This week at the movies, we’ve got an animated eco-parable (The Lorax, with voice work from Zac Efron and Taylor Swift) and a wild party (Project X, starring Thomas Mann and Oliver Cooper). What do the critics have to say?
Delightful as Dr. Seuss’ books are, they aren’t all that long, so it can’t be easy to adapt them to the big screen. The critics say The Lorax sometimes feels padded with action and musical numbers, but on the whole, it’s bright and colorful, and it delivers a solid message about protecting the planet. Ted (Zac Efron) is a youngster who ventures beyond the seemingly idyllic confines of Thneedville and discovers that greed has led to deforestation, despite the warnings of the diminutive orange tree defender the Lorax (Danny DeVito). The pundits say The Lorax does a nice job of capturing the visual style of Seuss’ book, and it contains some solid gags, but it’s also so busy and action-packed that it mostly forgoes the whimsy (and the message) of its source. (Check out this week’s Total Recall, in which we count down DeVito’s best-reviewed movies).
Just when you think every idea for a teen party comedy has been exhausted, along comes the mockumetary Project X, which purports to capture the wild goings-on of a particularly raging kegger. Unfortunately, critics say the film is mostly a mean-spirited wallow into areas better explored in Animal House and Superbad. A trio of nerds decides to throw a birthday party in order to increase their social standing; bedlam (and would-be hilarity) ensues. The pundits say Project X might have merited some laughs if it bothered developing its characters, but as it stands, it’s essentially just a string of “outrageous” incidents that test the bounds of good taste.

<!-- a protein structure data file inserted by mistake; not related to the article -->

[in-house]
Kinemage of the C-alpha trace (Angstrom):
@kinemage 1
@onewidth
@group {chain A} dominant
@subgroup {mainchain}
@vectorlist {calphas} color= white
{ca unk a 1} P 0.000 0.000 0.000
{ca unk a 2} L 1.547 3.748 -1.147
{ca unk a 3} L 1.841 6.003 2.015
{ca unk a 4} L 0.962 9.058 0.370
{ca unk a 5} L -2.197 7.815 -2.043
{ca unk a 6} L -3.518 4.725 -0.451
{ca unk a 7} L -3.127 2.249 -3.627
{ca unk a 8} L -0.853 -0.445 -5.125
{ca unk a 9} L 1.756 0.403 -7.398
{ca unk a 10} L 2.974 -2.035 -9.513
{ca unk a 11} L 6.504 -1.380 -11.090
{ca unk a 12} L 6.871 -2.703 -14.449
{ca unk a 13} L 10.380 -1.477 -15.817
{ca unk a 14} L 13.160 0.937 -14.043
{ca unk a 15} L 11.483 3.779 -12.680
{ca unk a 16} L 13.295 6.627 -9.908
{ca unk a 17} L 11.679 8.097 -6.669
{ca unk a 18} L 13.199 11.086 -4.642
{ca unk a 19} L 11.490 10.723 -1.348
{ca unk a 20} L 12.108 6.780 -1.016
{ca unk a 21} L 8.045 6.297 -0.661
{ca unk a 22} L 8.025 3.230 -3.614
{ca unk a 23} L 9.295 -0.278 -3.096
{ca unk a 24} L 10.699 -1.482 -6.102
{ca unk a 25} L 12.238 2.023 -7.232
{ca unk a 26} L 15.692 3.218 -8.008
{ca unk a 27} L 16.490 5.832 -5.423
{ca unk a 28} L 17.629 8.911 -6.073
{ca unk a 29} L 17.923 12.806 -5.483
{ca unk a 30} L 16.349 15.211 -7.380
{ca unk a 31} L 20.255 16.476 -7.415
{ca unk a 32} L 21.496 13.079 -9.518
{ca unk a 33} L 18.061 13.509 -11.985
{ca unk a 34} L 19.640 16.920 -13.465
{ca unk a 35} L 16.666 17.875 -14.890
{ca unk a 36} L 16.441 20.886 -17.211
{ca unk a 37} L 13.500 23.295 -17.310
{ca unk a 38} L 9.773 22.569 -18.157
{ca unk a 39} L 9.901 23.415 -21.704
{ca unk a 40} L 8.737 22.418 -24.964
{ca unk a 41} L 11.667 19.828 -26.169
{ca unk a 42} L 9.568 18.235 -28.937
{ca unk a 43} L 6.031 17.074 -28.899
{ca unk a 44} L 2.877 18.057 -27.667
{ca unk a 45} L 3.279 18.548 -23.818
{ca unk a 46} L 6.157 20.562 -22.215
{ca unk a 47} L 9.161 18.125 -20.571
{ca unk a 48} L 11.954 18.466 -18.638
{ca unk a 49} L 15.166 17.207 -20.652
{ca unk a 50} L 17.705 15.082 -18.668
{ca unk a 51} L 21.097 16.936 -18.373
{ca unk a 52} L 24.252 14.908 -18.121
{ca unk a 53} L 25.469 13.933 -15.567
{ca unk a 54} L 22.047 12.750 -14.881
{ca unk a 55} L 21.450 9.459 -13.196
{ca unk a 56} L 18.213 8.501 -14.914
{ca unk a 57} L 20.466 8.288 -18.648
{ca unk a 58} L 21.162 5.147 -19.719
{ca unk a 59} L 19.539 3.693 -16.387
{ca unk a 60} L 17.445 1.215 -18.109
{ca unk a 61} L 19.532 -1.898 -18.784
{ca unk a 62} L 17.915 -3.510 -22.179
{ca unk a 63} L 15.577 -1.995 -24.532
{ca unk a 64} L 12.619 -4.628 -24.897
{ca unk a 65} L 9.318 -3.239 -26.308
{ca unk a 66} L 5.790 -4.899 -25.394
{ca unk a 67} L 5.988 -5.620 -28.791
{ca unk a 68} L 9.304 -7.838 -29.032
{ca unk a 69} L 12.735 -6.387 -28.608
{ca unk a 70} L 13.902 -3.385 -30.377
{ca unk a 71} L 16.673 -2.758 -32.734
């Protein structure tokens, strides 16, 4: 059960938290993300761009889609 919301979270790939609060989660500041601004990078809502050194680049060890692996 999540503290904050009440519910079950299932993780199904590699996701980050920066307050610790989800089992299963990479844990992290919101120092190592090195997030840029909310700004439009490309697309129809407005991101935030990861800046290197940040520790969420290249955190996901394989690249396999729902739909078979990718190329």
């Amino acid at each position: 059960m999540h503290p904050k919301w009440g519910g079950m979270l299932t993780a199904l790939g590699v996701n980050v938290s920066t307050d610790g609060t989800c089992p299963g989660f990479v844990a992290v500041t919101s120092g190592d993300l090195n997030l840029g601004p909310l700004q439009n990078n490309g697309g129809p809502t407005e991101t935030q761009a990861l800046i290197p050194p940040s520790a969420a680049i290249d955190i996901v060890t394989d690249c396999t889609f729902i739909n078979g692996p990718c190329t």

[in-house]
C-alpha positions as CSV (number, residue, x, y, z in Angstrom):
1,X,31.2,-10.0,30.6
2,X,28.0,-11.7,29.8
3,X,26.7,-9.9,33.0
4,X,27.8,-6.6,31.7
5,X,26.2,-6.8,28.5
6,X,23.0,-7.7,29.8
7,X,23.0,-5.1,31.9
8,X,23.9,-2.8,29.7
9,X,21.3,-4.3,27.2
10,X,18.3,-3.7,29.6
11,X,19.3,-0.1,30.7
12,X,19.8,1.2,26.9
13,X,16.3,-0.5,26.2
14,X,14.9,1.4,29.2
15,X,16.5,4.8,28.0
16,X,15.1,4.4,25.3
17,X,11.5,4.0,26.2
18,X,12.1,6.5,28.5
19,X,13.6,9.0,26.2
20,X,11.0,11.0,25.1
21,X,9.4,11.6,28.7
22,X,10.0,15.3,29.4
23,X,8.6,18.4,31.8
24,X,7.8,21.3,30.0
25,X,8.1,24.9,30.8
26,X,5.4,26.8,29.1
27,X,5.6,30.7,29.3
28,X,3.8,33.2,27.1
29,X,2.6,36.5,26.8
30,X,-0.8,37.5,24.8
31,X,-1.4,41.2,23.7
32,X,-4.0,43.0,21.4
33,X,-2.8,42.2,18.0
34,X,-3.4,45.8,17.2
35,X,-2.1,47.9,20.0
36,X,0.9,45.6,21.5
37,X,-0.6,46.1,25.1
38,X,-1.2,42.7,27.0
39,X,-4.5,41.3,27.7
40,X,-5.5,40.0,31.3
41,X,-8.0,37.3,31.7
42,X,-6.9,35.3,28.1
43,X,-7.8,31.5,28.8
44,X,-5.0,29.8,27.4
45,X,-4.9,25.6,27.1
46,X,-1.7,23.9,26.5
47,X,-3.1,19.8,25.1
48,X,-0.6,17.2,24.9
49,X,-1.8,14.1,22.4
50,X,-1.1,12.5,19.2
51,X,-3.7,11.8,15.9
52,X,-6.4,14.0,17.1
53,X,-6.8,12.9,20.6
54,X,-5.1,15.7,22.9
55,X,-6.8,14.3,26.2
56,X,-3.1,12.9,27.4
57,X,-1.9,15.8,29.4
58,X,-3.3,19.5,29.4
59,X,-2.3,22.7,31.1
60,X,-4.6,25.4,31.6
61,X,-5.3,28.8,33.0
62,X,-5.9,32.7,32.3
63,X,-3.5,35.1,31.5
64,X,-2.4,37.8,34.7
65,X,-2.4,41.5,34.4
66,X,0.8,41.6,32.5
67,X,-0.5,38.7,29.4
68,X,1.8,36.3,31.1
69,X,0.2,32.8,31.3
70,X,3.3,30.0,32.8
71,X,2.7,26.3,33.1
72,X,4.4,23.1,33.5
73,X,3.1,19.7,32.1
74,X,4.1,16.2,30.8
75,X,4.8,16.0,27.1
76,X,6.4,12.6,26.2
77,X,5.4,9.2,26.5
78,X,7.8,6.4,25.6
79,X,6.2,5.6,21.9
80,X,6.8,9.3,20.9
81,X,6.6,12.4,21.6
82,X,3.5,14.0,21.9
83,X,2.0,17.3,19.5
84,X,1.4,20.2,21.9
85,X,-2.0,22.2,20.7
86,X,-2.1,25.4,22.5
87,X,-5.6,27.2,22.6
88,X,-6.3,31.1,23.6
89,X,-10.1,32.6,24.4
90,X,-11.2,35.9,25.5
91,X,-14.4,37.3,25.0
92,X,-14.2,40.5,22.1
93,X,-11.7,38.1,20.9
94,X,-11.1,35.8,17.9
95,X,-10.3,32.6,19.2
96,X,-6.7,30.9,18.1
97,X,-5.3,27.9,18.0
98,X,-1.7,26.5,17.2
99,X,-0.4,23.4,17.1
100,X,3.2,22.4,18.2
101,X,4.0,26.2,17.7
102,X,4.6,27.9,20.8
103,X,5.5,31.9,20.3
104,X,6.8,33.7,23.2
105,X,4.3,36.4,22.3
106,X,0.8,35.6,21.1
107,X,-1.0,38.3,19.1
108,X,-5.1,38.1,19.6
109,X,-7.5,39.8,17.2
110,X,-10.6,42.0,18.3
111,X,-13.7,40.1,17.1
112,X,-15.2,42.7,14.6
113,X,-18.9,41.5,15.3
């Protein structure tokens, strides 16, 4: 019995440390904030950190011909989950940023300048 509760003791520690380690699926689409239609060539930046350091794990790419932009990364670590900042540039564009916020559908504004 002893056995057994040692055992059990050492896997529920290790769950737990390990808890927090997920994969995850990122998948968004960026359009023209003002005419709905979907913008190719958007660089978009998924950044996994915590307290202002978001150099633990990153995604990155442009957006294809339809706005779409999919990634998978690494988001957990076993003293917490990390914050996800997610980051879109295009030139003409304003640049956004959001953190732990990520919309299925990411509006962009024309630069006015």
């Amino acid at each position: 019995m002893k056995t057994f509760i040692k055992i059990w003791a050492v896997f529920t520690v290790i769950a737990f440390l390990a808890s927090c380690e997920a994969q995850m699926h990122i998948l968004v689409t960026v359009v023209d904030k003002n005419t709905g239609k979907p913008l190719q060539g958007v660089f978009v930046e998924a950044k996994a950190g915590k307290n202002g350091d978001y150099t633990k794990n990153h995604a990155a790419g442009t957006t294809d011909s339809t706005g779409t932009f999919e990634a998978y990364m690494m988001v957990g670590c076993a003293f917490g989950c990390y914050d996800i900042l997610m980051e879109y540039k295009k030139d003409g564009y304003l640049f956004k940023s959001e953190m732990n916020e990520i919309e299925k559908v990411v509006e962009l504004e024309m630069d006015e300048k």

This Is Not a Film, a clandestine documentary about celebrated Iranian director Jafar Panahi‘s life under house arrest, is at 100 percent.
Let the Bullets Fly, starring Chow Yun-Fat in a wild action/comedy about a small-town government official who runs afoul with the mob, is at 92 percent.
The Salt of Life, a comedy about a middle-aged Italian man who tries to get back into the dating scene, is at 89 percent.
Last Days Here, a documentary about the troubled journey of cult metal favorites Pentagram, is at 86 percent.
Boy, a coming-of-age dramedy about a Maori preteen with fantastical thoughts, is at 83 percent (check out director Taika Waititi’s Five Favorite Films here).
Black Butterflies, a biopic about the life and loves of celebrated South African writer Ingrid Jonker, is at 78 percent.
Tim and Eric’s Billion Dollar Movie, a comedy about Tim and Eric‘s attempts to pay back investors after wasting a fortune on a short film, is at 48 percent.
Being Flynn, starring Robert De Niro and Paul Dano in a drama about a young man who discovers his estranged father in a homeless shelter, is at 43 percent.
Finally, props to Zach K for guessing Tyler Perry’s Good Deeds‘ 31 percent Tomatometer, and to Ben C for guessing Gone‘s 11 percent Tomatometer.